- Fewer options means it can be harder to keep feet low, and when feet get high inflexible people will take a foot off and either rockover or flag. I do this all the time. Climbing with 2 feet on more would be great, but without a significant increase in flexibility it would be really bad technique for me most of the time as my ass would be 6ft out from the wall...

cheque

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 :agree:

My appalling (but slowly improving) flexibility really hampers me with some of the drills in the book as well as just climbing in general.

petekitso

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I definitely use 'lazy' flags more indoors for all the reasons given here - the feet are so good you only need one. I probably keep two feet on more outside because I tend to 'actively' flag or smear more because the holds are worse.

It's probably worth noting that the book certainly does not say it's always more efficient to keep both feet on. It's an exercise to encourage thinking about balance and to highlight that two feet can sometimes be more efficient.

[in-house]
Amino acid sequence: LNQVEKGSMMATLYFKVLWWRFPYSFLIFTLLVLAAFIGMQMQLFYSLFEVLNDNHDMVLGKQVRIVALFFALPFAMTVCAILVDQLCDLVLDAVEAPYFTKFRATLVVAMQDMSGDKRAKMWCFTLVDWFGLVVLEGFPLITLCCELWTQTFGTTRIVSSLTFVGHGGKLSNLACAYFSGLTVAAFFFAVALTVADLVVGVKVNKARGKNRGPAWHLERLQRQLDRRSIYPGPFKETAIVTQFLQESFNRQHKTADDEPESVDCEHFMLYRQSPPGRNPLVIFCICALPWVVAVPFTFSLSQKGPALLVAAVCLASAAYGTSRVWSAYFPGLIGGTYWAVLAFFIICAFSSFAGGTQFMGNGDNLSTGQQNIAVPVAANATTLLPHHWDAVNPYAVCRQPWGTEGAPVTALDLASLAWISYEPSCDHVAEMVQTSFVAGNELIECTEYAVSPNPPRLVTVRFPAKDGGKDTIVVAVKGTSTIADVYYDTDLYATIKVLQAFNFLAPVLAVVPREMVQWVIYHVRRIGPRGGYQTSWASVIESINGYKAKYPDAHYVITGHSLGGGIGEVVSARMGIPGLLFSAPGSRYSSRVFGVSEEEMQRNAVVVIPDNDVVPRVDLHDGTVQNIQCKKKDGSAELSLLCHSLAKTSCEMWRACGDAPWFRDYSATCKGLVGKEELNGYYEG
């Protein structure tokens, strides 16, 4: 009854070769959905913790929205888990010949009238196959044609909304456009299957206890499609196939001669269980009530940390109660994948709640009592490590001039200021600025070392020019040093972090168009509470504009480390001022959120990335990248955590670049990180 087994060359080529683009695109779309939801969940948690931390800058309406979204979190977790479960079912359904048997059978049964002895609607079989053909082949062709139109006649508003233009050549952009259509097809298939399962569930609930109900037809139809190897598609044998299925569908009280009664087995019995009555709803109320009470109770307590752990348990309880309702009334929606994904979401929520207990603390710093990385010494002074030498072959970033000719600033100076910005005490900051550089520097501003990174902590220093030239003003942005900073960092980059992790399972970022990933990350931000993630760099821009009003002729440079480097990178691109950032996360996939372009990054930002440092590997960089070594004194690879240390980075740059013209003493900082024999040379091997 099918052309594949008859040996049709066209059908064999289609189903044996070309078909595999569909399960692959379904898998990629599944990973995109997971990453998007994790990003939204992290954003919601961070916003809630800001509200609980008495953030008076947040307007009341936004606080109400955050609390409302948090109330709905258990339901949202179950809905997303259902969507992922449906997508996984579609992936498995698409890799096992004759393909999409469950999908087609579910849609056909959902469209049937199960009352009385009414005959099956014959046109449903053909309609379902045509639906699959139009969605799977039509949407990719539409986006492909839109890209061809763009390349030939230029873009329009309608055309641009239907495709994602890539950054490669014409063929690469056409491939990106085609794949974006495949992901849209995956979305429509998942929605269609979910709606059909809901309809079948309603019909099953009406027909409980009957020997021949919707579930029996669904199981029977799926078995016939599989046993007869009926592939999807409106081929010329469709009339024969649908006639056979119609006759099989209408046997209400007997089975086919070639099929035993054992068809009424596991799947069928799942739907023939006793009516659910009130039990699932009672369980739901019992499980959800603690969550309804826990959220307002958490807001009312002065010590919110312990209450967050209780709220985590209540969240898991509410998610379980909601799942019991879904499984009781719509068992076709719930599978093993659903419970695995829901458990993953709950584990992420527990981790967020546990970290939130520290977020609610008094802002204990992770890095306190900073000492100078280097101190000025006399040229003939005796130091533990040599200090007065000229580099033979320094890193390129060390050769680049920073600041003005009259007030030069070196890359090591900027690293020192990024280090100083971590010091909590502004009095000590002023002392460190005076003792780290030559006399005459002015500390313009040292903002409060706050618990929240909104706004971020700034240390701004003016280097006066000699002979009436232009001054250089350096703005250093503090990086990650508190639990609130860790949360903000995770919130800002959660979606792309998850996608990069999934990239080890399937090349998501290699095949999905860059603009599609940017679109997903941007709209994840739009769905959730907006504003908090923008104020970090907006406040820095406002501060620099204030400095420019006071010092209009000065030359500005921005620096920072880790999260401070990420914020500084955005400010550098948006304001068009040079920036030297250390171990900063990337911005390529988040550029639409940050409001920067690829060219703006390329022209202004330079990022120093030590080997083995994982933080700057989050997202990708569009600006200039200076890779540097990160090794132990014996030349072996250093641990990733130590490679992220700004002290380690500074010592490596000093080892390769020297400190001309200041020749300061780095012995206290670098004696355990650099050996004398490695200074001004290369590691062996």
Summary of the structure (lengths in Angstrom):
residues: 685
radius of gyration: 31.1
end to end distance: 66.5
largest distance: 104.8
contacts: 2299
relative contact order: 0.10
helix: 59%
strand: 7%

jshaw

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Bought this yesterday after the comments here. Arrived in the post today (thanks John!  :great:).

36chambers

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I use 'lazy' flagging on the majority of indoor problems I do and I just thought I had godlike technique.

Thinking back to the last outdoor problem I tried that required a drop knee, the move wasn't even that hard but I spent 2 sessions f**king it up on the link :lol: